While comprehensive clean-up of unnecessary redirects is important for site health, there are certain instances where redirects should persist.

Redirects with Third-Party Links

If an old URL has picked up links from external sites, it is usually beneficial to keep redirecting that URL. Removing the redirect means lost link equity from those third-party sites. Check to see if any external sites are still linking to the old URL using a backlink analysis tool. The presence of third-party links is a good indicator that the redirect should remain in place.

Redirects Driving Substantial Traffic

Look at your Google Analytics data to identify redirects still generating a meaningful level of traffic. If users are still arriving at certain pages via redirected URLs, you don't want to cut off that traffic flow. Decide if a redirect is worth keeping based on its traffic. For example, keep redirects with over 100 users per month.

Removing old redirects is important during site cleanup, but consider external links and traffic flow to identify valuable ones. Redirect optimization is about balance, not just wholesale removal.

Identifying and Fixing Internal Redirects

Internal redirects can accumulate over time as content gets moved around on a site. This creates duplicate versions of URLs that can confuse search engines. Luckily there are tools that can identify these redundant internal redirects to clean them up.

One of the best tools for finding internal redirects is Screaming Frog SEO Spider. This crawler allows you to enter your website and crawl all the pages. Once it finishes crawling, you can view a list of all internal redirects discovered.

Here are the steps to use Screaming Frog to fix internal redirects:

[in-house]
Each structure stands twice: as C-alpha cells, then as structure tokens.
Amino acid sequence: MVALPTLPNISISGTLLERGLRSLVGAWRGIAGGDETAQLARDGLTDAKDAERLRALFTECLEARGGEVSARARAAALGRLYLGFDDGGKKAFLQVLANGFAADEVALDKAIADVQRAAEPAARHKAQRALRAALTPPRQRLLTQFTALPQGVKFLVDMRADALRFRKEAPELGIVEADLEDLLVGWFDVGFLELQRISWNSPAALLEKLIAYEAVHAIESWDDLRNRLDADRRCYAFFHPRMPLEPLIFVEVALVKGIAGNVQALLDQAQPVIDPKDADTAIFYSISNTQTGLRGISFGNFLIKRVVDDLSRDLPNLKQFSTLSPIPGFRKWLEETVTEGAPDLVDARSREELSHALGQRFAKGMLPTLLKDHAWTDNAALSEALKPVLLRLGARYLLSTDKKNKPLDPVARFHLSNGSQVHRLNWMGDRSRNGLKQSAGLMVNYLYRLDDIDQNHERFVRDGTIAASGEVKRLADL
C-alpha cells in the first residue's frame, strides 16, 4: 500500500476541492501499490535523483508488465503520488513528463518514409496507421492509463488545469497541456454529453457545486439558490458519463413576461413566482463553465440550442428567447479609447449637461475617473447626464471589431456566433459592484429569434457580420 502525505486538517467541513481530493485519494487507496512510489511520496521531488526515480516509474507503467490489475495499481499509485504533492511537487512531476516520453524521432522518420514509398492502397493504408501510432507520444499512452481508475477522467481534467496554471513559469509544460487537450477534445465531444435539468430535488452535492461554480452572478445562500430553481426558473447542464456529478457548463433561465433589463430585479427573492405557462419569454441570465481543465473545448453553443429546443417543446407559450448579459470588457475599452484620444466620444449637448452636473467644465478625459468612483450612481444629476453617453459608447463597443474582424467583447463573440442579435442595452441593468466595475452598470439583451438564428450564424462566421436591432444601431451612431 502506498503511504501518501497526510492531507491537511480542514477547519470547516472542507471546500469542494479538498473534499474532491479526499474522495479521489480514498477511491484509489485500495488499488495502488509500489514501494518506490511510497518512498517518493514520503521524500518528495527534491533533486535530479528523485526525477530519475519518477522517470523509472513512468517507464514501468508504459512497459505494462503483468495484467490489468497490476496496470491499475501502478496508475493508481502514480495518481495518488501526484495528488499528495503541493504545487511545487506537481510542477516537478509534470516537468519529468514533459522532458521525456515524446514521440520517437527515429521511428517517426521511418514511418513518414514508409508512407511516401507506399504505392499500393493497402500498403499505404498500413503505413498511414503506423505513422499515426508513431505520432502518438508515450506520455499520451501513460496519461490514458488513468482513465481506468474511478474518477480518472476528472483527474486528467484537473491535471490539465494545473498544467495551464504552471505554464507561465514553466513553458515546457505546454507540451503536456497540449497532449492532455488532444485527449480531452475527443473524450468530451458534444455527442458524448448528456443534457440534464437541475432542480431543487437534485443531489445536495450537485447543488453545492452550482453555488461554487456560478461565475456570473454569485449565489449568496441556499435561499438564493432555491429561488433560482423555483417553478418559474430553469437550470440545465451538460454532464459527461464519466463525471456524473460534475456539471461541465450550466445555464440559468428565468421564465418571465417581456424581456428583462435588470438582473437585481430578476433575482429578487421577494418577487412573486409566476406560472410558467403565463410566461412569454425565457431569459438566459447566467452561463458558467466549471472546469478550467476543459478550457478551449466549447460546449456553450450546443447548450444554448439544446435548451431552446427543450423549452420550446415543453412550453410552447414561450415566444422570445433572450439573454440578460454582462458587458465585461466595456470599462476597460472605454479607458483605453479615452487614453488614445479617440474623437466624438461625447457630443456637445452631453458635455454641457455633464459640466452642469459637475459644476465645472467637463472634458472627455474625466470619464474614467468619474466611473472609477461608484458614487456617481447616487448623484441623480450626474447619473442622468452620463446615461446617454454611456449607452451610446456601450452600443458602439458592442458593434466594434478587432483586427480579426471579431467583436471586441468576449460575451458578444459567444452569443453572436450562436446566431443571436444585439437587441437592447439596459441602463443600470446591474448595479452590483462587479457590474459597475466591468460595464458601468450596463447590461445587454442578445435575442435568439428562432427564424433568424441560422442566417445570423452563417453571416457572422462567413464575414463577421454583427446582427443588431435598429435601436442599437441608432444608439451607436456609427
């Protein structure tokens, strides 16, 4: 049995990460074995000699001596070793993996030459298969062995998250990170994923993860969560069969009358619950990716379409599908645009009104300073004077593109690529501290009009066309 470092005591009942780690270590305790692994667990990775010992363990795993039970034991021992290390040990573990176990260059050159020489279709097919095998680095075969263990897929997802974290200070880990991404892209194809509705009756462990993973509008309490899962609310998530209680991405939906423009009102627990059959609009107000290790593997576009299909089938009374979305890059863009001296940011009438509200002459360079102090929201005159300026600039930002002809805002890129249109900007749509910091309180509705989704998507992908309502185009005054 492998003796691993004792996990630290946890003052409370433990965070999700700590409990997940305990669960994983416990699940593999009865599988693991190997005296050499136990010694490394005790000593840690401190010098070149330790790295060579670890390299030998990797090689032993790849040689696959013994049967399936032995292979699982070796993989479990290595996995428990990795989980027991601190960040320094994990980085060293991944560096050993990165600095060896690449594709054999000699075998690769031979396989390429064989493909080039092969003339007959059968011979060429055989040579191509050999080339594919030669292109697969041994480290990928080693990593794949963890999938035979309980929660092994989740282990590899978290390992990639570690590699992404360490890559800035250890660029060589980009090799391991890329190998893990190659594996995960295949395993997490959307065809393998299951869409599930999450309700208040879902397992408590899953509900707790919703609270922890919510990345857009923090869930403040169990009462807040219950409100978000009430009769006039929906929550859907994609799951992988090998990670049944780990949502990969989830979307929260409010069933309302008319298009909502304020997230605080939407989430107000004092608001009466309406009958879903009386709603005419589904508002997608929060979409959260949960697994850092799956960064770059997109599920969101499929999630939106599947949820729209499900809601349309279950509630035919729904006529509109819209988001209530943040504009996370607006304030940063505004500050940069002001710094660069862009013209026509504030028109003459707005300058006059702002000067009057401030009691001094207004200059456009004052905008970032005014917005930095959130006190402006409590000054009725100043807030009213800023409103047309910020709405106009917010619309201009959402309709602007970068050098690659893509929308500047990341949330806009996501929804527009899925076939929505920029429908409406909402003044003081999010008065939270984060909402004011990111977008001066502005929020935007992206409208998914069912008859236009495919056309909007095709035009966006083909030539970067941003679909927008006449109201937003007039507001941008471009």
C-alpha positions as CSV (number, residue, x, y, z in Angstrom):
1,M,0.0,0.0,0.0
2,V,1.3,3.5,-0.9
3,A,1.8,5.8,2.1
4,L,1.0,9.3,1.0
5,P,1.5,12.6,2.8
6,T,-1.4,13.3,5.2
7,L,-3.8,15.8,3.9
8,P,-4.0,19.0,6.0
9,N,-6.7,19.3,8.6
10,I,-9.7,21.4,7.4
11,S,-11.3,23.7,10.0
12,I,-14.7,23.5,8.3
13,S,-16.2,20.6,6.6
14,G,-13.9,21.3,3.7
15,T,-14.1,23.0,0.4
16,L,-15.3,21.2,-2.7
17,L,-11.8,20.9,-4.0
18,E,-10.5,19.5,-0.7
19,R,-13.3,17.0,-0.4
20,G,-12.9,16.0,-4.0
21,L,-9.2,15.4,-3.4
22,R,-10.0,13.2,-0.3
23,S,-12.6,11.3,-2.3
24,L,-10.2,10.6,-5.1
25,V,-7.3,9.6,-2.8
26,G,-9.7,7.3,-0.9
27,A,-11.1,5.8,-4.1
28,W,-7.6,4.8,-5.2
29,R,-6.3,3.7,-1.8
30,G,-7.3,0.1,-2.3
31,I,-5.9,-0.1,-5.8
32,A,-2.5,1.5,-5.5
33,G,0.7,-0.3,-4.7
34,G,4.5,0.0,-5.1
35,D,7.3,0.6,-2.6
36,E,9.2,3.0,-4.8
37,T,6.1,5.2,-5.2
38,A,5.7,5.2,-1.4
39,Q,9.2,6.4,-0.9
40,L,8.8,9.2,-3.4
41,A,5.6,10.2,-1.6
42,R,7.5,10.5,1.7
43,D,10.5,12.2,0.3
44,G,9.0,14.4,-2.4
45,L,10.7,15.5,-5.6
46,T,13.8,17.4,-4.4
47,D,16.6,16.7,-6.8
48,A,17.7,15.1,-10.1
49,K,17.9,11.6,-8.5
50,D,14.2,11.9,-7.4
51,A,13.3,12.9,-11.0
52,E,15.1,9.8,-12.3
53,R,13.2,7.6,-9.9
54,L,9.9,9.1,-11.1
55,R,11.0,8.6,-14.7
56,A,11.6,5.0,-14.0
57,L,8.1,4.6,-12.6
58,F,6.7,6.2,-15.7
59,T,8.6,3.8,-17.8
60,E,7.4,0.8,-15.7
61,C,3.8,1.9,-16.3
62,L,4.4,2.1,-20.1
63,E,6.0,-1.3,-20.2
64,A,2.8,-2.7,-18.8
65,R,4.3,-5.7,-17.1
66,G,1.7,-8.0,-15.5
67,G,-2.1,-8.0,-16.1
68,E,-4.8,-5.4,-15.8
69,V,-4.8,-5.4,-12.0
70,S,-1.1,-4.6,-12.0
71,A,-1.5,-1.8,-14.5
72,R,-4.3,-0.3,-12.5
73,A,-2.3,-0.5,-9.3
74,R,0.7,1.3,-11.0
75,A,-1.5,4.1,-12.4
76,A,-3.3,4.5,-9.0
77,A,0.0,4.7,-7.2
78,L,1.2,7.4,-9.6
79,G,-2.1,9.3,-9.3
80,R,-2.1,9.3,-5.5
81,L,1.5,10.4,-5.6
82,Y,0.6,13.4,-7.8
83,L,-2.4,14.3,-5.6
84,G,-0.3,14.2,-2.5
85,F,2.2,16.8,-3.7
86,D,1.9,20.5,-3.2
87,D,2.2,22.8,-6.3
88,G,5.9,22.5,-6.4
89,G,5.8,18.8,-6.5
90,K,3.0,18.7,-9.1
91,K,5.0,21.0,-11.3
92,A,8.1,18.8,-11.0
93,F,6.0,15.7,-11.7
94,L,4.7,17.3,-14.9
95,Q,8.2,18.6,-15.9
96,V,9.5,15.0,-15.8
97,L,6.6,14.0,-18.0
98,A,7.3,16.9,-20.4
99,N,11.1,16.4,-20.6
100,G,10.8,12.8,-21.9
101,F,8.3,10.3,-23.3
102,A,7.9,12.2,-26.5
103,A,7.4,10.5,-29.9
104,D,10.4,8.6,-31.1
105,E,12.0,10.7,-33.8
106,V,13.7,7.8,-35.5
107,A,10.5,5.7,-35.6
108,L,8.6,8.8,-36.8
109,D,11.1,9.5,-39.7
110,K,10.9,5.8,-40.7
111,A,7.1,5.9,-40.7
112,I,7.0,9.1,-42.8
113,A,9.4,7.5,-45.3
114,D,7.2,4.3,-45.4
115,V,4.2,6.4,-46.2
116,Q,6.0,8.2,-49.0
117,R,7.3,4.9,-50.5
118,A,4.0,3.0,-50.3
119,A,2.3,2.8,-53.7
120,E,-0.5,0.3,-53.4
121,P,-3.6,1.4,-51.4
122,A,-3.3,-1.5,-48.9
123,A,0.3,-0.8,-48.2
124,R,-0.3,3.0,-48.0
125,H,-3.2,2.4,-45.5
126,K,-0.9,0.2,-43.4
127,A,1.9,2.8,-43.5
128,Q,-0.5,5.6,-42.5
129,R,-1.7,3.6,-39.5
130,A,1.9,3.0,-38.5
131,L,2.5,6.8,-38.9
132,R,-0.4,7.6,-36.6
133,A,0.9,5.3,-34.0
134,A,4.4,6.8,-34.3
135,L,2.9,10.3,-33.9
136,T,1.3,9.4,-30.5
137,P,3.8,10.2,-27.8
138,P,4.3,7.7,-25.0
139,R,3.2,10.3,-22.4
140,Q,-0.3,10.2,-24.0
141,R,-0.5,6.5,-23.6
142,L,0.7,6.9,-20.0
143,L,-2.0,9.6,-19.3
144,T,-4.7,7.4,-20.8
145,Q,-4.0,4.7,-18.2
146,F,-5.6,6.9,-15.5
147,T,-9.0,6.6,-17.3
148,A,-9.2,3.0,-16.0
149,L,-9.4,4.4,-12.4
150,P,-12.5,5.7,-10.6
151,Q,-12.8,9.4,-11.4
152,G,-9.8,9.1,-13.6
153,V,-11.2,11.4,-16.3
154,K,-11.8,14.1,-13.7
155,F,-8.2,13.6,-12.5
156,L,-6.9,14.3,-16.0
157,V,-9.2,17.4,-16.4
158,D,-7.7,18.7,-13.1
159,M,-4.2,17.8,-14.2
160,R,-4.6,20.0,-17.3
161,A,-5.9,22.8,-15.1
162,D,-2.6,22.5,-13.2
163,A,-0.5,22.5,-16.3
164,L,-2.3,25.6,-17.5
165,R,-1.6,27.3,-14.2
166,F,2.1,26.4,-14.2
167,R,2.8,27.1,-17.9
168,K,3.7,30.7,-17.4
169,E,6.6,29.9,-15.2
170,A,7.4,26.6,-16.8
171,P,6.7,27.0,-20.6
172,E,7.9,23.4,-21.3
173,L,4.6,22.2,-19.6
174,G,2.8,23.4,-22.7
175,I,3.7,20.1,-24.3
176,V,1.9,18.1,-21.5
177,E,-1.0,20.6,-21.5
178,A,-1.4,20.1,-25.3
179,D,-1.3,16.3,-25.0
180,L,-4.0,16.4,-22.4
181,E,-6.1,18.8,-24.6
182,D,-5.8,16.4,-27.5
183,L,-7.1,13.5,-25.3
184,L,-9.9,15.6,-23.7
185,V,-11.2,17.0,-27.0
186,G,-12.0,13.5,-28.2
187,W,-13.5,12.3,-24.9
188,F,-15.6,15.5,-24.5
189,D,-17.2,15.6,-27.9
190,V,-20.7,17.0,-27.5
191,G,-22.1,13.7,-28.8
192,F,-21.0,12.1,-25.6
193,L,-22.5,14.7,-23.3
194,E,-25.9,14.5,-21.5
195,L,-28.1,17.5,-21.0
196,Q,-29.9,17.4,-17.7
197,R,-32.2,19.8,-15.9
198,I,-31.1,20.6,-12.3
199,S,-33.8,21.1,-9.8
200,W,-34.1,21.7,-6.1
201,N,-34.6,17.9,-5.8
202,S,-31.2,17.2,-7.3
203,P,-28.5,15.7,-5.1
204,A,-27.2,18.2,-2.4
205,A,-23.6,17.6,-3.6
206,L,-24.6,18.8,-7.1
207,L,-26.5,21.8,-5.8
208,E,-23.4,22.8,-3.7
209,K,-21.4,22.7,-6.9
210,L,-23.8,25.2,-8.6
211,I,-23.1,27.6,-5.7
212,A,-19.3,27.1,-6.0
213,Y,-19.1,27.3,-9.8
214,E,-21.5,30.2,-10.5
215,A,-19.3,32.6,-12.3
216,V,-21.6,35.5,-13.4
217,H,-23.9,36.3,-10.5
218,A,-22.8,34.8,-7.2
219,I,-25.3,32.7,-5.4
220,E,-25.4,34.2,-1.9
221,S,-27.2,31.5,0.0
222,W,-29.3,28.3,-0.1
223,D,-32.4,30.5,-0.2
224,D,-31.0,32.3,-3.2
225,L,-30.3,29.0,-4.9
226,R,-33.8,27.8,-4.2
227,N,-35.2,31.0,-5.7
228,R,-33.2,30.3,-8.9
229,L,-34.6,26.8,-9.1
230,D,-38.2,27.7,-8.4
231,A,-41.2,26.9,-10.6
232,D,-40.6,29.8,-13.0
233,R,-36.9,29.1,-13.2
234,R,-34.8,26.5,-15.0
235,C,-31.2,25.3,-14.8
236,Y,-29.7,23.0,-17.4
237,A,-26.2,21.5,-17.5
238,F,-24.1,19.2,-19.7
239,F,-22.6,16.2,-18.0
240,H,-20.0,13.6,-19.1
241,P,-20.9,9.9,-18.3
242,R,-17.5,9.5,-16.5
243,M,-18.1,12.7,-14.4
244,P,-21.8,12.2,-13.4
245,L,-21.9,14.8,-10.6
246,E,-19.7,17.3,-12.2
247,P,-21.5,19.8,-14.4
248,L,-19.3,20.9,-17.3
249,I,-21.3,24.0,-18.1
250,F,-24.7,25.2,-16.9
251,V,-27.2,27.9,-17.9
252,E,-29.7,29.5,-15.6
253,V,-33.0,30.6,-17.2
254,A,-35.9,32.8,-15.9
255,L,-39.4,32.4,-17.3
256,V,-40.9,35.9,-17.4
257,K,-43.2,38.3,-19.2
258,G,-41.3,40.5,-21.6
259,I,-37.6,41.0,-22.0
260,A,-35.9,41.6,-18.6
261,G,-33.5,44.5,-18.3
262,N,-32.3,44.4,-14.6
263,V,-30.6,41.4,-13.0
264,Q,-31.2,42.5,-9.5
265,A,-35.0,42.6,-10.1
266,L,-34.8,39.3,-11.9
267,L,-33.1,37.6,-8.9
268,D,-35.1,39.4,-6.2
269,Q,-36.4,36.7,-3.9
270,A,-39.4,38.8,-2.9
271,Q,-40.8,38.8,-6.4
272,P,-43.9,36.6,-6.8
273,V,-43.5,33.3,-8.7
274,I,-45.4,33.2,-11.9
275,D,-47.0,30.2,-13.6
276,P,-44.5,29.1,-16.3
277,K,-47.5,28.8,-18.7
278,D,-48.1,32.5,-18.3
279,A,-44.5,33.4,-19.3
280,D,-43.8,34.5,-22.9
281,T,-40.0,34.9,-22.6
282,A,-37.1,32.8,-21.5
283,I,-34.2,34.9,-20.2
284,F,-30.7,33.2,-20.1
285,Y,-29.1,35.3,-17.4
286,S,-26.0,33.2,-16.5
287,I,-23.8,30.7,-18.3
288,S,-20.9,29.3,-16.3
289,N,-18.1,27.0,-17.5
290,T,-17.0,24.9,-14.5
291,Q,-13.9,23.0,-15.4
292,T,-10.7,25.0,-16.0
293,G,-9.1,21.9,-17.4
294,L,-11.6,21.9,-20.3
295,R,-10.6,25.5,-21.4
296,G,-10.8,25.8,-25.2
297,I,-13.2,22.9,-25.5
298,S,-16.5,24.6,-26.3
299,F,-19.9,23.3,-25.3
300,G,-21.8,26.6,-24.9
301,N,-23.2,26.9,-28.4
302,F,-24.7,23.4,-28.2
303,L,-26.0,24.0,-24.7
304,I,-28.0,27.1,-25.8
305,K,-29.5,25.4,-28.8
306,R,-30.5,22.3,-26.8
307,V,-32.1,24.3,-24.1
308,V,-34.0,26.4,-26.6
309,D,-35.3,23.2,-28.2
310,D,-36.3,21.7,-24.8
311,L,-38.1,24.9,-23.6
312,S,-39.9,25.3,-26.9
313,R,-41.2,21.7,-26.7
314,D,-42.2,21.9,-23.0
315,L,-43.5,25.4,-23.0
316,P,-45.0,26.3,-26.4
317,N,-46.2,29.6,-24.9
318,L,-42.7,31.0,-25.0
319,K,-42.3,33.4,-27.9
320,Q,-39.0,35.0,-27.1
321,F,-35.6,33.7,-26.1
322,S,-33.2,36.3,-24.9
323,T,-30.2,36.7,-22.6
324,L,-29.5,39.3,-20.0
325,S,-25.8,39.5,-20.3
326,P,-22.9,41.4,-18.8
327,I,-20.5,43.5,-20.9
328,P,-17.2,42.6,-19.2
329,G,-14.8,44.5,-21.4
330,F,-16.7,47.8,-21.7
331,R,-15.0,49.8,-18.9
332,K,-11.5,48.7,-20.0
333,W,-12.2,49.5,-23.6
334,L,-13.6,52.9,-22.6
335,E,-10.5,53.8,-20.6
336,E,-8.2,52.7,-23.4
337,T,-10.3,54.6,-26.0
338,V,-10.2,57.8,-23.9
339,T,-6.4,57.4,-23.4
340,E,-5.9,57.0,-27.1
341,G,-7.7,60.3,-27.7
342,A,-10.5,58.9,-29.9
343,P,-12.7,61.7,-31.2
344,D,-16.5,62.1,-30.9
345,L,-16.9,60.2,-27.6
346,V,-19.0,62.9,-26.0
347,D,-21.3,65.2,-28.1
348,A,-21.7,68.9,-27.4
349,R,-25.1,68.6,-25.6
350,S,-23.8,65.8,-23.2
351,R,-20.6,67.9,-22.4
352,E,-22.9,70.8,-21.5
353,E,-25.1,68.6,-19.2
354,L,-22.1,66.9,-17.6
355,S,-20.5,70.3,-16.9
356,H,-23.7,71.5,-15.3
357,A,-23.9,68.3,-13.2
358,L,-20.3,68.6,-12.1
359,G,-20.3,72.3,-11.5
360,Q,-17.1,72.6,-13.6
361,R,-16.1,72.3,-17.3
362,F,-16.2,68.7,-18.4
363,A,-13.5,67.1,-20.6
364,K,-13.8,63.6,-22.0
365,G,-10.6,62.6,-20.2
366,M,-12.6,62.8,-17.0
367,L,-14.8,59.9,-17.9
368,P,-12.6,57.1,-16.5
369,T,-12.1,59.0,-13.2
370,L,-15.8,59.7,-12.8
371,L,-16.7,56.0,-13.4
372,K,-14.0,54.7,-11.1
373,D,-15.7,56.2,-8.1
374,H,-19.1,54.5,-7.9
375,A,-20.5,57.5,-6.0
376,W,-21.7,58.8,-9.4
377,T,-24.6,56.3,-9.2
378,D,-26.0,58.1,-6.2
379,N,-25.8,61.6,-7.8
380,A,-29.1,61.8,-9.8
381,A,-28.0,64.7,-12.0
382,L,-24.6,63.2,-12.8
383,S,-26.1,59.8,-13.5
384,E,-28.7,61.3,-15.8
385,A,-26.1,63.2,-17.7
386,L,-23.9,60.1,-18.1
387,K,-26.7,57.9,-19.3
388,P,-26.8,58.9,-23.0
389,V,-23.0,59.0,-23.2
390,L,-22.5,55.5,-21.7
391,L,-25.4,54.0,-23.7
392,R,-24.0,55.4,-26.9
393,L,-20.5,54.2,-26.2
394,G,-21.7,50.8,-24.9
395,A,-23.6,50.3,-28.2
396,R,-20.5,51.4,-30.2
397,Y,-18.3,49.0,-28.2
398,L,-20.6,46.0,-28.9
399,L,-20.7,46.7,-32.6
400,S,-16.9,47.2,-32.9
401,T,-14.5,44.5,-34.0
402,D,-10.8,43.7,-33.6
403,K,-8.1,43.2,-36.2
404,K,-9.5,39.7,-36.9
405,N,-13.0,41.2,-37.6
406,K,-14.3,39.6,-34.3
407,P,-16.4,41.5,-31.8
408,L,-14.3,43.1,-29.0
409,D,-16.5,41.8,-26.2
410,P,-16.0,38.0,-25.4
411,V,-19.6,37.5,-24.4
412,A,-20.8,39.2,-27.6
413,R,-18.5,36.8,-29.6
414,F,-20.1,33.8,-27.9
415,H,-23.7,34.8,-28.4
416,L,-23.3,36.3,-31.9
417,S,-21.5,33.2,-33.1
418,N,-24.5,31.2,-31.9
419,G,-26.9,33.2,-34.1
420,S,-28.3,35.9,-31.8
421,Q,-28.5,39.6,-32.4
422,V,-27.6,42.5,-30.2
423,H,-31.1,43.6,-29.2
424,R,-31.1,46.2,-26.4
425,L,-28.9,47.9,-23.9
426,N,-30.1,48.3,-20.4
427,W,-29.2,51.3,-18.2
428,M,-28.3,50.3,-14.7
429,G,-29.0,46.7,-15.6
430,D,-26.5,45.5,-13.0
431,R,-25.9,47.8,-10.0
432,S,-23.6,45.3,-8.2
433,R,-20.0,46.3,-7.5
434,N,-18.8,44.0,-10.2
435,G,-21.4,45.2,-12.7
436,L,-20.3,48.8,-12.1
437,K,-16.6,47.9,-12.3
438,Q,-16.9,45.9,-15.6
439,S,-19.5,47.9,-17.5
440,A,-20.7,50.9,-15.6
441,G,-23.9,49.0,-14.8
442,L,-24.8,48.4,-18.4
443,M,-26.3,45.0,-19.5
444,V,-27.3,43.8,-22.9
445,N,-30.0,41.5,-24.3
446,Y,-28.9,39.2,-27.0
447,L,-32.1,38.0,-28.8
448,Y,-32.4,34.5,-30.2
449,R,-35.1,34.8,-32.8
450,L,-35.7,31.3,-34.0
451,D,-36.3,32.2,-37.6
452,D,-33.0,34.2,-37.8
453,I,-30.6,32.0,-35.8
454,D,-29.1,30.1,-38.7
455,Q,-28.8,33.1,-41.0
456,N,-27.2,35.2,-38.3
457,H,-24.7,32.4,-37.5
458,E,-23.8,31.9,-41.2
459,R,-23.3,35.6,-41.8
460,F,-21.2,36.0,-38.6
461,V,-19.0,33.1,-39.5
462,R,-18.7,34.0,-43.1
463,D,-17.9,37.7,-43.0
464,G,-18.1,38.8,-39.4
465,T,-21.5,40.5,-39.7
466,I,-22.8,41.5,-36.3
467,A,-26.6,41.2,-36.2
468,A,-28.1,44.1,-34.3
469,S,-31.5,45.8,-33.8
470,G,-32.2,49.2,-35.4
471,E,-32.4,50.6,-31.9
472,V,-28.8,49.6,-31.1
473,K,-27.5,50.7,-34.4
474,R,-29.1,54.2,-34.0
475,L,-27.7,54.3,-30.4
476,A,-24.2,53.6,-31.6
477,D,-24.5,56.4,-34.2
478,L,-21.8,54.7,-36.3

Enter your website URL into Screaming Frog and start the crawl. Make sure to enable the "Fetch redirect chains" option.

When the crawl finishes, go to the Redirects tab. This will display a list of all internal redirects.

Internal Redirect from Screaming Frog Spider
Internal Redirect from Screaming Frog Spider

Sort this list by the number of referring URLs to find which redirected URLs are referenced most on your site. These should be high priority to fix.

For each redirected URL, make note of what URL it is redirecting to.

Use your site's CMS to find all pages linking to the old redirected URL and update them to point to the new URL instead.

Once all references are updated, you can remove the old redirected URL either by deleting the page or updating the redirect to send users and search engines to the appropriate new URL.

Continue this process for all high volume internal redirects until you have cleaned up the majority on your site. Removing the highest referring redirects will have the biggest impact.

Regularly repeating this redirect cleaning process will keep your site's index focused on the URLs you actually want indexed, avoiding wasted crawl budget on duplicate versions.

Managing External Redirects

External redirects that send users away from your site should be closely analyzed to determine if they are still providing value.